The legal system affects nearly every aspect of our society, from buying a home to crossing the street.
Lawyers form the backbone of this system, linking it to society in numerous ways. They hold positions of great responsibility and are obligated to adhere to a strict code of ethics.
Lawyers, also called attorneys, act as both advocates and advisors in our society. As advocates, they represent one of the parties in criminal and civil trials by presenting evidence and arguing in court to support their client. As advisors, lawyers counsel their clients about their legal rights and obligations and suggest particular courses of action in business and personal matters. Whether acting as an advocate or an advisor, all attorneys research the intent of laws and judicial decisions and apply the law to the specific circumstances faced by their clients. Lawyers may specialize in several areas, such as real estate, corporate, bankruptcy, probate, international, elder, or environmental law.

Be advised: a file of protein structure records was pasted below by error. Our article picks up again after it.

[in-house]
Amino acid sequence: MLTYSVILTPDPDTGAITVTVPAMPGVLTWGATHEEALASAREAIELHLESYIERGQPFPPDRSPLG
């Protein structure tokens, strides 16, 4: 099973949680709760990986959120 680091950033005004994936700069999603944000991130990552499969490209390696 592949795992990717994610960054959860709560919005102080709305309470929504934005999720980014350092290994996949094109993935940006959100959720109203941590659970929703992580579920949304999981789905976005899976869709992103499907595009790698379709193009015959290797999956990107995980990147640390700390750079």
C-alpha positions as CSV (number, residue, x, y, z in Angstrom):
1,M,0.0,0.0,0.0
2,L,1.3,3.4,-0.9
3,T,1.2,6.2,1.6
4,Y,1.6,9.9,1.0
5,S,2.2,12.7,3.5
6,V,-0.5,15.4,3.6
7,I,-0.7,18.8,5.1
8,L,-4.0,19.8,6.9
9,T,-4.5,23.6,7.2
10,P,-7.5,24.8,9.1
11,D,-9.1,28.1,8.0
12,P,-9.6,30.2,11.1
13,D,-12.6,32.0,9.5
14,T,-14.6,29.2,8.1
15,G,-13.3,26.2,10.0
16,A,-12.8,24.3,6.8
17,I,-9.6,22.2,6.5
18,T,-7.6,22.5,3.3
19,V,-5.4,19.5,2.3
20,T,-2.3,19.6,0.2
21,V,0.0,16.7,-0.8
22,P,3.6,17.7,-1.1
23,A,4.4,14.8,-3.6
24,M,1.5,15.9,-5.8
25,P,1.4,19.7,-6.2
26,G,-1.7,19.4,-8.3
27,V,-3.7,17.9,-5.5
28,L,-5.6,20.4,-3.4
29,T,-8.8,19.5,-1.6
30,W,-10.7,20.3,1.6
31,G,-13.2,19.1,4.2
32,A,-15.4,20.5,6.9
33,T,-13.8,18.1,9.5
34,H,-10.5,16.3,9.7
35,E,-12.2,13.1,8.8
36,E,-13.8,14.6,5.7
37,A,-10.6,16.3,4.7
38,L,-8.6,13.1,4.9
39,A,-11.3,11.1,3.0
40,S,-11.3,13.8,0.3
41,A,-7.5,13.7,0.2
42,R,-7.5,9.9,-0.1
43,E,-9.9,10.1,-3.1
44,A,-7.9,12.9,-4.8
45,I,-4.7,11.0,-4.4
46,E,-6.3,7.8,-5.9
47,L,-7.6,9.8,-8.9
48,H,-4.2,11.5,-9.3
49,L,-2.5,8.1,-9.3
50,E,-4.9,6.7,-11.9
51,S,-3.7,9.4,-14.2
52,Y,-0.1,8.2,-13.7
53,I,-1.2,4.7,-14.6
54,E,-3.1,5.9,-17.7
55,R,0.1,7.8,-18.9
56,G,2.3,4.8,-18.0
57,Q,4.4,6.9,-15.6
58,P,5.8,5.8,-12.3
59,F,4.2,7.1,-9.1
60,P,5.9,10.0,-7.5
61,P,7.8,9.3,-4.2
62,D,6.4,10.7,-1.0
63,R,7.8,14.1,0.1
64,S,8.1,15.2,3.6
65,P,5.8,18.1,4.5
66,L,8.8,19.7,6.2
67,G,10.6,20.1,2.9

Although lawyers assume ultimate responsibility for legal work, they often delegate many of their tasks to paralegals. Paralegals—also called legal assistants—are continuing to assume new responsibilities in legal offices and perform many of the same tasks as lawyers. Nevertheless, they are explicitly prohibited from carrying out duties considered to be within the scope of practice of law, such as setting legal fees, giving legal advice, and presenting cases in court.
Legal services also include Court reporters who usually create verbatim transcripts of speeches, conversations, legal proceedings, meetings, and other events. Written accounts of spoken words are sometimes necessary for correspondence, records, or legal proof, and court reporters provide those accounts. And of course, the legal system also must include judges, magistrates, and other judicial workers